BY HERBERT P. BIX
NEW YORK, HARPER COLLINS PUBLISHERS, 2000
800 PAGES, ISBN 0-060931-302, PAPERBACK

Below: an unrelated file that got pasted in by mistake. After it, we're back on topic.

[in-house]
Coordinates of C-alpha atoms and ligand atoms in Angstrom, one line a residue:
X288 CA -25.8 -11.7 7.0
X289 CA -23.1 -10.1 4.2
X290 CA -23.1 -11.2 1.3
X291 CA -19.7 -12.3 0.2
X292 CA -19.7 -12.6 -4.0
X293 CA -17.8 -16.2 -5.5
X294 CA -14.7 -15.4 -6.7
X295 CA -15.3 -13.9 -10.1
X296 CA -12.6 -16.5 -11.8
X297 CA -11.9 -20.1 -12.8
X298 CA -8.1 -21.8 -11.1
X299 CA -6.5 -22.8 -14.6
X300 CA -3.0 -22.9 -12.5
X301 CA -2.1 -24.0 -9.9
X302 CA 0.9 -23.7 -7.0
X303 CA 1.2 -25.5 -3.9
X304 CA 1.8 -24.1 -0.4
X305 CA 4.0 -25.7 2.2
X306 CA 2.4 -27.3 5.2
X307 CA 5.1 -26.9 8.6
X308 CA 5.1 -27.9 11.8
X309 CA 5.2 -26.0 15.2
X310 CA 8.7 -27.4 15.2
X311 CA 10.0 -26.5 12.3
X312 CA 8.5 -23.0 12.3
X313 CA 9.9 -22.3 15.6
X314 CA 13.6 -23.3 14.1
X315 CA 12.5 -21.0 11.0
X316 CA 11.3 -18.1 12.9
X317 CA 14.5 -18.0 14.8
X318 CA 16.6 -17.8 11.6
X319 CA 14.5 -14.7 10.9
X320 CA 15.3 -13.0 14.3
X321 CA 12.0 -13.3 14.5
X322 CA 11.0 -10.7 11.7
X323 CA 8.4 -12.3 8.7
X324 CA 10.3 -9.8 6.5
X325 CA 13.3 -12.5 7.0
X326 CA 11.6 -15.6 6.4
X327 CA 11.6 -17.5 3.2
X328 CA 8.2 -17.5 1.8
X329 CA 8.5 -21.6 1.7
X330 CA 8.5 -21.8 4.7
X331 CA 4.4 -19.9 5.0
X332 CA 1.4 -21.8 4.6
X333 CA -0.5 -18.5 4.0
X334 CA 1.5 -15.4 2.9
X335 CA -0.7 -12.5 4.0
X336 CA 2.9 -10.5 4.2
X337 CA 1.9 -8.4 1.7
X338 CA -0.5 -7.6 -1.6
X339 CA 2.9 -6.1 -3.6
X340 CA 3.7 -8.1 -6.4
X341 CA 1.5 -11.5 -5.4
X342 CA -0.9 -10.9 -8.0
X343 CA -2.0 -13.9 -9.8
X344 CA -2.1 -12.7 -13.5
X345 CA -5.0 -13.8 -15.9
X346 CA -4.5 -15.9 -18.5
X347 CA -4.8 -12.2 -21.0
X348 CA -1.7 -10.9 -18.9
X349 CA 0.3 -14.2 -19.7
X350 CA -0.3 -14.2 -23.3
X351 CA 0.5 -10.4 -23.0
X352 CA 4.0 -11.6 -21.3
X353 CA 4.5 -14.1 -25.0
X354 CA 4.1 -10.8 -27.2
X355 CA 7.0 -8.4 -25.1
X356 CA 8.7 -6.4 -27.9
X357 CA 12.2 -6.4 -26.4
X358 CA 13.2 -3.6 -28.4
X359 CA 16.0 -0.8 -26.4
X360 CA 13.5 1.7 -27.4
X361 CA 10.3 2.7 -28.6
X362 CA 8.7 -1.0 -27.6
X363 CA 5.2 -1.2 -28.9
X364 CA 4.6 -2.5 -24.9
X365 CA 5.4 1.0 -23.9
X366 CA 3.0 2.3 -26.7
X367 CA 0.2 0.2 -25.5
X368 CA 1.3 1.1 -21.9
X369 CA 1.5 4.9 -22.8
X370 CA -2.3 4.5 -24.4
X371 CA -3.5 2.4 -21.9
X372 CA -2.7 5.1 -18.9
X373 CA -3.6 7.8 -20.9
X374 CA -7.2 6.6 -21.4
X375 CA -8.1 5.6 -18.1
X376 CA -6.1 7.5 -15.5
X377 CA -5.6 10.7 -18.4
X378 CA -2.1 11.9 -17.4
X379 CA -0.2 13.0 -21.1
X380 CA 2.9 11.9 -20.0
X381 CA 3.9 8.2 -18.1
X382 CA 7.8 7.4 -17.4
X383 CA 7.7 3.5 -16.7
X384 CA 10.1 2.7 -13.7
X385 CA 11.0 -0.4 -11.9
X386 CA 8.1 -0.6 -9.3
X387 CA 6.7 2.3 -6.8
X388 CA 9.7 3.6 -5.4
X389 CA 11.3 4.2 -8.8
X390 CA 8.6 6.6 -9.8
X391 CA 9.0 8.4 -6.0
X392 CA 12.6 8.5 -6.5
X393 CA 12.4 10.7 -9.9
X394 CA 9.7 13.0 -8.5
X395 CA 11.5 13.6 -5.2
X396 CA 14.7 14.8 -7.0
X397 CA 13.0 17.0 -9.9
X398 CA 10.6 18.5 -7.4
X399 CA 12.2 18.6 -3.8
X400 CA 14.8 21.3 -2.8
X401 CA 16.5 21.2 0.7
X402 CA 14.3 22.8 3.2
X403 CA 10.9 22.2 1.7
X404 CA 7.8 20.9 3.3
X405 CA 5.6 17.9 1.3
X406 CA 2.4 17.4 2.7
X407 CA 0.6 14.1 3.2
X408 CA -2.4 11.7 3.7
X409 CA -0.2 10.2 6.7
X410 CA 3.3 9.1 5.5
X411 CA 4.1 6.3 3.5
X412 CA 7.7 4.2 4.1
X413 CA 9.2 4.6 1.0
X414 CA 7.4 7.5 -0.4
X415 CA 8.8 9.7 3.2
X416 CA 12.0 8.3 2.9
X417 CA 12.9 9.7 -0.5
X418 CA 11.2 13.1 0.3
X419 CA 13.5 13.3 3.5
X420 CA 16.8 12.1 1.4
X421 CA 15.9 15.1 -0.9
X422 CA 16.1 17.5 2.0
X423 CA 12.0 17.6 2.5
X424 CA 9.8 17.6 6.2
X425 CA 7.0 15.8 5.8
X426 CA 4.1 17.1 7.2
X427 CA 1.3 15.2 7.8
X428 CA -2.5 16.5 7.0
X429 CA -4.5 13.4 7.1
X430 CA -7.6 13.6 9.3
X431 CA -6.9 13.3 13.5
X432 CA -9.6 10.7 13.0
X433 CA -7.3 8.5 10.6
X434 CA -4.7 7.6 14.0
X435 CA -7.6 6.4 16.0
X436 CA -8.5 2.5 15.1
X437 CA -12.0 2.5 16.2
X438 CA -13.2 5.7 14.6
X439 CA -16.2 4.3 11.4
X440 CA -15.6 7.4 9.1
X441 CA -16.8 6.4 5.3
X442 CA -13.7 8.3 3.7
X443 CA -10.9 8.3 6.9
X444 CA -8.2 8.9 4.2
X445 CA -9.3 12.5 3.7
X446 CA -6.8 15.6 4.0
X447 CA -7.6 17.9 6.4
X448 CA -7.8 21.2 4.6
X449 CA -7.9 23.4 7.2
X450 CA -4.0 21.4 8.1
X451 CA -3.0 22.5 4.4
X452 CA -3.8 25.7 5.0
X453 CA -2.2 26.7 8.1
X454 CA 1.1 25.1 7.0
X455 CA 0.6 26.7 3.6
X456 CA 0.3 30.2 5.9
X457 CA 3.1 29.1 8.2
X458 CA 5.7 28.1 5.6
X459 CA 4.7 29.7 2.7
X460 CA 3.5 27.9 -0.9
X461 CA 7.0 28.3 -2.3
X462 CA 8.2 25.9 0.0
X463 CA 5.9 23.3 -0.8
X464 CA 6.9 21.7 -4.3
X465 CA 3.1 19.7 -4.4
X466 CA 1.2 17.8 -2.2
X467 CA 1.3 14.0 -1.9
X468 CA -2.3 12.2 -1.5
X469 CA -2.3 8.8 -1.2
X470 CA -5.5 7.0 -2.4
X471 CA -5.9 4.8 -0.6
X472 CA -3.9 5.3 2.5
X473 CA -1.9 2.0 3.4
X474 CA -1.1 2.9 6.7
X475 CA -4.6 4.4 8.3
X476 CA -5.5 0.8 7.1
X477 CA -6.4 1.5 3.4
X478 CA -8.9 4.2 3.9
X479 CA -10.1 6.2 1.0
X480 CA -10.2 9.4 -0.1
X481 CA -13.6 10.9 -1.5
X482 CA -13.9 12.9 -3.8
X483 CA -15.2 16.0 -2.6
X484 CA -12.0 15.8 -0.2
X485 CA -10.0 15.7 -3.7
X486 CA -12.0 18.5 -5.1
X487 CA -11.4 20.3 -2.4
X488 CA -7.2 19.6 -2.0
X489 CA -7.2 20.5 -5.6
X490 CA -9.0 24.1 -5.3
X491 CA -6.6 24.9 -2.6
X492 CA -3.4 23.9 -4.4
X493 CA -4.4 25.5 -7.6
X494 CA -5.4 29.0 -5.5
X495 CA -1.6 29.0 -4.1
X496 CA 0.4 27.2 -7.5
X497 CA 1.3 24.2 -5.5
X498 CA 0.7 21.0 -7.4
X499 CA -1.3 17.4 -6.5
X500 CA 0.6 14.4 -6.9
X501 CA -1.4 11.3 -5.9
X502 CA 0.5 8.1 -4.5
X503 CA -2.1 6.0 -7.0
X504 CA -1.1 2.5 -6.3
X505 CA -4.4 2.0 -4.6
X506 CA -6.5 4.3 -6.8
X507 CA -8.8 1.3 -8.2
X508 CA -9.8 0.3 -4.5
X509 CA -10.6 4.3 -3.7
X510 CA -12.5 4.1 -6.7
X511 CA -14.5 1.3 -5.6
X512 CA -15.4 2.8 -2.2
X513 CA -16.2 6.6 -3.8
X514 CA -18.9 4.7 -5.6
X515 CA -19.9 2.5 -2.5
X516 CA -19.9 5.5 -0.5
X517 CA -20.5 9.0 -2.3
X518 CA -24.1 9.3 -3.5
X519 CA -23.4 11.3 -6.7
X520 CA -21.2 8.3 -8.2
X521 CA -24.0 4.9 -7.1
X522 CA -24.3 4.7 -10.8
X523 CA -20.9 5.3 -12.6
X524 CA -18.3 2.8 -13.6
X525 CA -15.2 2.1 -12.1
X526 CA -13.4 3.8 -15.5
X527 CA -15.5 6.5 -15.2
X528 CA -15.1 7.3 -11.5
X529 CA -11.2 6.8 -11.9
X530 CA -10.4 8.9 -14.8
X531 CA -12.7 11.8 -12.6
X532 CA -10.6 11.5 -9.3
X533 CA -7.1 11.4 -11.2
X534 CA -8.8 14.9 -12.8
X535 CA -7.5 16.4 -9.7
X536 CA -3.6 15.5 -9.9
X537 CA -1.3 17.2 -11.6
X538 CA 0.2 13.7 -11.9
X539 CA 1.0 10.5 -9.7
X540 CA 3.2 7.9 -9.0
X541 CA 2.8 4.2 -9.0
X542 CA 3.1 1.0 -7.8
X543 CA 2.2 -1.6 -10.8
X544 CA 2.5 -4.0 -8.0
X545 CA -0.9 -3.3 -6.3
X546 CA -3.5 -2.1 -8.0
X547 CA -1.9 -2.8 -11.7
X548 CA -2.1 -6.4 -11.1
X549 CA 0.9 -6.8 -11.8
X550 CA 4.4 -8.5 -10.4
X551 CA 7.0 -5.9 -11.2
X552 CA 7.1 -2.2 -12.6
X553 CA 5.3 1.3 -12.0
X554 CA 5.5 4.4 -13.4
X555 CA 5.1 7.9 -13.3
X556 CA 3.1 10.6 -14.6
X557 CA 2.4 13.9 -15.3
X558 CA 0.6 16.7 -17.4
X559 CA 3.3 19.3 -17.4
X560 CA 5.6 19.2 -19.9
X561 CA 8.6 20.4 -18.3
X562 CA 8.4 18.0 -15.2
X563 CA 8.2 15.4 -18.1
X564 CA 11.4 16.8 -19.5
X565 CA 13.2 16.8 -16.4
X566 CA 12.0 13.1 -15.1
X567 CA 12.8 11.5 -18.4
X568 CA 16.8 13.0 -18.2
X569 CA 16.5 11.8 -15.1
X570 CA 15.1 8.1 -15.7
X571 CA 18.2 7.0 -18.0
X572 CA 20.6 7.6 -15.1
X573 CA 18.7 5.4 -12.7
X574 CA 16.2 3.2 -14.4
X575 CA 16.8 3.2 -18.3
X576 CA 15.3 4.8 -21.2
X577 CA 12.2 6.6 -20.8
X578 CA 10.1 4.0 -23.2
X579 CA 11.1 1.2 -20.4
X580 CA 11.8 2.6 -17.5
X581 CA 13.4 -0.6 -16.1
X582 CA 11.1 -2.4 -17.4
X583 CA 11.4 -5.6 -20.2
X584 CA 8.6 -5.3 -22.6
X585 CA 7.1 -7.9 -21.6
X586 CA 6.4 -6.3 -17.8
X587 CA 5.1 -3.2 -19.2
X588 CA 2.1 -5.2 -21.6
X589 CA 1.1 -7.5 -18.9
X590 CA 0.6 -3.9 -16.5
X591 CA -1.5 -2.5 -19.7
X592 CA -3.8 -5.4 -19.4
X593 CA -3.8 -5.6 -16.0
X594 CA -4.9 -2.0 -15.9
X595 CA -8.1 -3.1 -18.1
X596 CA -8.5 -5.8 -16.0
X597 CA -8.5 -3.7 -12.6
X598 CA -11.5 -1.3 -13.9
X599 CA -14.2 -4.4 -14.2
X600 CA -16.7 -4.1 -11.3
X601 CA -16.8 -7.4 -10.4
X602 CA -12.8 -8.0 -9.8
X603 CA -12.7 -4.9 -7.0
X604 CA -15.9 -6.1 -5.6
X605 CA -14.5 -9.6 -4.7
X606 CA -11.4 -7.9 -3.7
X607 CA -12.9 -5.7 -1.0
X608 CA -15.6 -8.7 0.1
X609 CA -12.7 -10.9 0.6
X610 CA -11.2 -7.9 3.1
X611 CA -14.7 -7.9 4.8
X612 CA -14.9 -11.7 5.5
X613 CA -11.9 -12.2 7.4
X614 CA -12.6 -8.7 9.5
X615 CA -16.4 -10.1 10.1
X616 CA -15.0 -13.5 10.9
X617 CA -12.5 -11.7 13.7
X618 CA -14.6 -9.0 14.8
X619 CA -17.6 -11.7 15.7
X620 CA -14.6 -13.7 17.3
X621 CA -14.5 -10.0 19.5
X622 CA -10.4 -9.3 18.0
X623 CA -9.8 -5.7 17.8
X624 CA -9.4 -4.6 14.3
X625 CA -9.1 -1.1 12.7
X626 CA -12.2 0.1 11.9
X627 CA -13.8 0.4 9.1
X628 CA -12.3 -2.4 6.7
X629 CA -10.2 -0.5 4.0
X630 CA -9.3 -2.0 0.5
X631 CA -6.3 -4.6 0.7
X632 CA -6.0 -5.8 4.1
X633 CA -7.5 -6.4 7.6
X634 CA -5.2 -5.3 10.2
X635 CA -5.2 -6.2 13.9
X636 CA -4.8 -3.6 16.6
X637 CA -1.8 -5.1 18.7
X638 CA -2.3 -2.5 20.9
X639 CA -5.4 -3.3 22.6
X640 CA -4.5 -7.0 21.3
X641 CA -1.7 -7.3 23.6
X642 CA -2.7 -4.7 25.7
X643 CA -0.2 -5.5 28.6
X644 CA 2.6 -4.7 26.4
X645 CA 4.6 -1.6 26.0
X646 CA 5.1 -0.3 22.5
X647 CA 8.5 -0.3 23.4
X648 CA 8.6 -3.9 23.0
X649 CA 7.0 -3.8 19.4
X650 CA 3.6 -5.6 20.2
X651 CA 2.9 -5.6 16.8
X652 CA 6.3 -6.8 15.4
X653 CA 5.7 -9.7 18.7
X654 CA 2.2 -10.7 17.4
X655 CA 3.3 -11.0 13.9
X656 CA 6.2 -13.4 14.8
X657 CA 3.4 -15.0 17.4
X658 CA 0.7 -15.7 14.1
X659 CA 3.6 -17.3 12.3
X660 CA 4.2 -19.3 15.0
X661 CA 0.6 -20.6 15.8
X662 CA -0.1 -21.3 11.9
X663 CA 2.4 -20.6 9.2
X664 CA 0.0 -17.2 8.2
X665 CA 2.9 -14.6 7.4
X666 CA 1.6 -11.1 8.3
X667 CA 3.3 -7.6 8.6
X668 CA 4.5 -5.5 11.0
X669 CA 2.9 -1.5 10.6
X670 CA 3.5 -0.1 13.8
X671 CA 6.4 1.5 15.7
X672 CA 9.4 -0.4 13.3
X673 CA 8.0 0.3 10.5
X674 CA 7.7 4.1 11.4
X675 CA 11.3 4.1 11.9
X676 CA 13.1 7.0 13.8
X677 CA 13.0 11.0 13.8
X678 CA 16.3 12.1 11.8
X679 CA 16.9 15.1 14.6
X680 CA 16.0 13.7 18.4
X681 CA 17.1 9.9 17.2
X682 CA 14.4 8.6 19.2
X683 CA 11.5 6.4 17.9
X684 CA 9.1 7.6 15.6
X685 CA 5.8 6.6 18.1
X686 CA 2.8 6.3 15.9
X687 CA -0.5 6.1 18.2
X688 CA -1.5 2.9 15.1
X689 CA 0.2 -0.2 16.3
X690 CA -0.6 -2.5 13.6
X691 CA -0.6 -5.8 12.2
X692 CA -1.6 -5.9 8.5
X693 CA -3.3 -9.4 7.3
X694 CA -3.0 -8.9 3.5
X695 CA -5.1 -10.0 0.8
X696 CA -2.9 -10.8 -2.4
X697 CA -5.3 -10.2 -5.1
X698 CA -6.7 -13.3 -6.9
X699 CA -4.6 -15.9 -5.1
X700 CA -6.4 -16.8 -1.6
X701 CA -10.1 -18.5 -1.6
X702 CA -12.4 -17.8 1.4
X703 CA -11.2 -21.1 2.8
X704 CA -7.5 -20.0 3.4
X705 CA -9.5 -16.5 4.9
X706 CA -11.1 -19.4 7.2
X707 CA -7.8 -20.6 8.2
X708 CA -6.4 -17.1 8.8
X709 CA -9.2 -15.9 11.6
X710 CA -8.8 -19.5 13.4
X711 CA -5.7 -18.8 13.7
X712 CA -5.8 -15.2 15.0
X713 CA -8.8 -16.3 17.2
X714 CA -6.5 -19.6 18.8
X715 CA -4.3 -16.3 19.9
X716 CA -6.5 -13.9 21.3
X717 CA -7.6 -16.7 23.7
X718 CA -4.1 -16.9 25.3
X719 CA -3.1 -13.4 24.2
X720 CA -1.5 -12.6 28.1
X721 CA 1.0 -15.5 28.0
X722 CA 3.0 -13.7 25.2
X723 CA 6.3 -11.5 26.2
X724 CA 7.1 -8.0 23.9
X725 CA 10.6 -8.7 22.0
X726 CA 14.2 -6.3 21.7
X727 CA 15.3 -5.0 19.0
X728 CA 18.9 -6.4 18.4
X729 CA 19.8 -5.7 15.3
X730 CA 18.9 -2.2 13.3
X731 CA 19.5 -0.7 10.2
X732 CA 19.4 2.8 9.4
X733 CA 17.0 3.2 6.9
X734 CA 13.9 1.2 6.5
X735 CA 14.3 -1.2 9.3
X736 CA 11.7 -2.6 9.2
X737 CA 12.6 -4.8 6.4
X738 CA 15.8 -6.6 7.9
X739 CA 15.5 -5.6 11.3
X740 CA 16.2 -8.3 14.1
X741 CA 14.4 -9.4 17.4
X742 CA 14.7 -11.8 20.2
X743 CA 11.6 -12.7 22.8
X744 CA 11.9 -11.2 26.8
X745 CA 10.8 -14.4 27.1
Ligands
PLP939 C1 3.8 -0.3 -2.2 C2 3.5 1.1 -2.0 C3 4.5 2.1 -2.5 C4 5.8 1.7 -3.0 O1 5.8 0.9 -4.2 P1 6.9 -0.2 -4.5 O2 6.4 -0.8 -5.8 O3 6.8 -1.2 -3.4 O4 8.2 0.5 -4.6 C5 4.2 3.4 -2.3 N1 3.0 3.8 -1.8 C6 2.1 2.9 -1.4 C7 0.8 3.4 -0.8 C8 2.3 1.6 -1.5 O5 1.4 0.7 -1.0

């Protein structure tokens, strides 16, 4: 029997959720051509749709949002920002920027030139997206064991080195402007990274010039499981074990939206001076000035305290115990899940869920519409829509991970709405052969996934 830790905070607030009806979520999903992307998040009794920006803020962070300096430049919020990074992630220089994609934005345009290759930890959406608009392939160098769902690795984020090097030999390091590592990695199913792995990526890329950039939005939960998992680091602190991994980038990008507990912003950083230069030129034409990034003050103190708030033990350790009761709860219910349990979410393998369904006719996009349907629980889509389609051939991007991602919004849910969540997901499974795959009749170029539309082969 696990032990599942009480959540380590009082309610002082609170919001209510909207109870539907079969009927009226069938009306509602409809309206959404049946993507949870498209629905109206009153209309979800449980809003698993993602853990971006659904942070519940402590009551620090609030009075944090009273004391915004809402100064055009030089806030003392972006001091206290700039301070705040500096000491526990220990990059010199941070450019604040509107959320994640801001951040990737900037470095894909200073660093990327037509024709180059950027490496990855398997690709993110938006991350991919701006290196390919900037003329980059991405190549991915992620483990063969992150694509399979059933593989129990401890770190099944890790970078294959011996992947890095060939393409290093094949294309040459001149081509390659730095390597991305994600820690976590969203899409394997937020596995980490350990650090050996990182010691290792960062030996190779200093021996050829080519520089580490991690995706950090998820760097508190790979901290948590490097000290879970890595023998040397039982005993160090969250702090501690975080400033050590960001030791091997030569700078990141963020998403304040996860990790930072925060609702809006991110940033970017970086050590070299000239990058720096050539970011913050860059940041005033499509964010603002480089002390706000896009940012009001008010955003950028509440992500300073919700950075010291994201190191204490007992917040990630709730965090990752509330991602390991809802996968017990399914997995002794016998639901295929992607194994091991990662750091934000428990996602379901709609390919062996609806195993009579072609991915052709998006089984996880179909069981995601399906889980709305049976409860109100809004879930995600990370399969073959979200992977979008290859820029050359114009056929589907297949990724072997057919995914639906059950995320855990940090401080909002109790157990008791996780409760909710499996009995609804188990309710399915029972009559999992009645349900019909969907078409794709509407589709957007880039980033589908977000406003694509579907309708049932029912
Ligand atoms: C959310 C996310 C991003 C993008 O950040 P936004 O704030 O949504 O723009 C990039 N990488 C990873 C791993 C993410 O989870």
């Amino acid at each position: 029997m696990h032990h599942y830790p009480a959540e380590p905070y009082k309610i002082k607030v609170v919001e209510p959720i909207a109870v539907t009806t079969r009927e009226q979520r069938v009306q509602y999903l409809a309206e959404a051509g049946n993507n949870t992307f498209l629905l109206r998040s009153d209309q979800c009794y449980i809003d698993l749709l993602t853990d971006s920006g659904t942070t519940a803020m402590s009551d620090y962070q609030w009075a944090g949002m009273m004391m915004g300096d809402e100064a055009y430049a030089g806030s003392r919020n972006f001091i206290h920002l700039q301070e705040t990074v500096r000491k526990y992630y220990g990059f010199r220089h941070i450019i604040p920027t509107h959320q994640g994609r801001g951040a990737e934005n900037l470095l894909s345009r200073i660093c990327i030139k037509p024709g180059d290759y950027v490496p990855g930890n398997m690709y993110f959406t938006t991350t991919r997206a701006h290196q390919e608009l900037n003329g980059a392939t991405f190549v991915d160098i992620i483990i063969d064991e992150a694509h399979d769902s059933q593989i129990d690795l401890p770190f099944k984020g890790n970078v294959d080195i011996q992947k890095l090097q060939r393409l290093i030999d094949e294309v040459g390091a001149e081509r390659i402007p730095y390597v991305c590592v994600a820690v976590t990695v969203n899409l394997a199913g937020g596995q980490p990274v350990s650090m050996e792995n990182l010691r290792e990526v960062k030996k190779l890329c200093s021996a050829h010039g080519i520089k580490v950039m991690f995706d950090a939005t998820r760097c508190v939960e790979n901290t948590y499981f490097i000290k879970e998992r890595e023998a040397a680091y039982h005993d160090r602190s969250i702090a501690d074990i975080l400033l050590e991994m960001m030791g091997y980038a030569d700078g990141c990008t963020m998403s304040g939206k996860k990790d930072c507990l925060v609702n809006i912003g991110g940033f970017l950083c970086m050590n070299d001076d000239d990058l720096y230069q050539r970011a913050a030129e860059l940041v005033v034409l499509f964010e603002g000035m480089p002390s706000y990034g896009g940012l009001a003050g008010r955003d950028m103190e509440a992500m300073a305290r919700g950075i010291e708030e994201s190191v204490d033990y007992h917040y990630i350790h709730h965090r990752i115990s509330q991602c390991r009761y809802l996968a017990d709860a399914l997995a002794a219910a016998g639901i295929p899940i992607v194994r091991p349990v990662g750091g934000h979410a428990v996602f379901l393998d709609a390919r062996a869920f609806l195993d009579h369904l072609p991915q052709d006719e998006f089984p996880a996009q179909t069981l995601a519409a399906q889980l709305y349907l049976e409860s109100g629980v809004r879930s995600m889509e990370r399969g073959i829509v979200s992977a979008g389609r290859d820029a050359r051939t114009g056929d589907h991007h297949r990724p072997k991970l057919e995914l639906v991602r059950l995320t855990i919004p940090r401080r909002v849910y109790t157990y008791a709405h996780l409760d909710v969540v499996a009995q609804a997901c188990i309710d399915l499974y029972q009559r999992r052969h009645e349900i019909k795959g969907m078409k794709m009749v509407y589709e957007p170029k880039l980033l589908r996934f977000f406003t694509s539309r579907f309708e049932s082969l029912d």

As a senior high school student, I enrolled in a social studies elective on World War II. As one of only two girls in a class of twenty, I submitted to the group consensus in identifying the most significant figures in the war. Amidst the predictable favorites of high school boys—the military strategists— we also studied the three “bad guys”: Hitler, Mussolini, and Tojo. In the histories we read, Hitler and Mussolini were given some breadth and depth, but Tojo was depicted as a one-dimensional villain. There was no context for his “evil,” no historical developments, no economic, political, or social explanations. Somehow this devil-incarnate had rallied the “100 million hearts as one,” planned the sneak attack on Pearl Harbor, and invented new and truly inhumane military tactics to use against Americans, like the kamikaze, for example. Emperor Hirohito was never, ever portrayed as the villain. Actually, he was rarely discussed at all.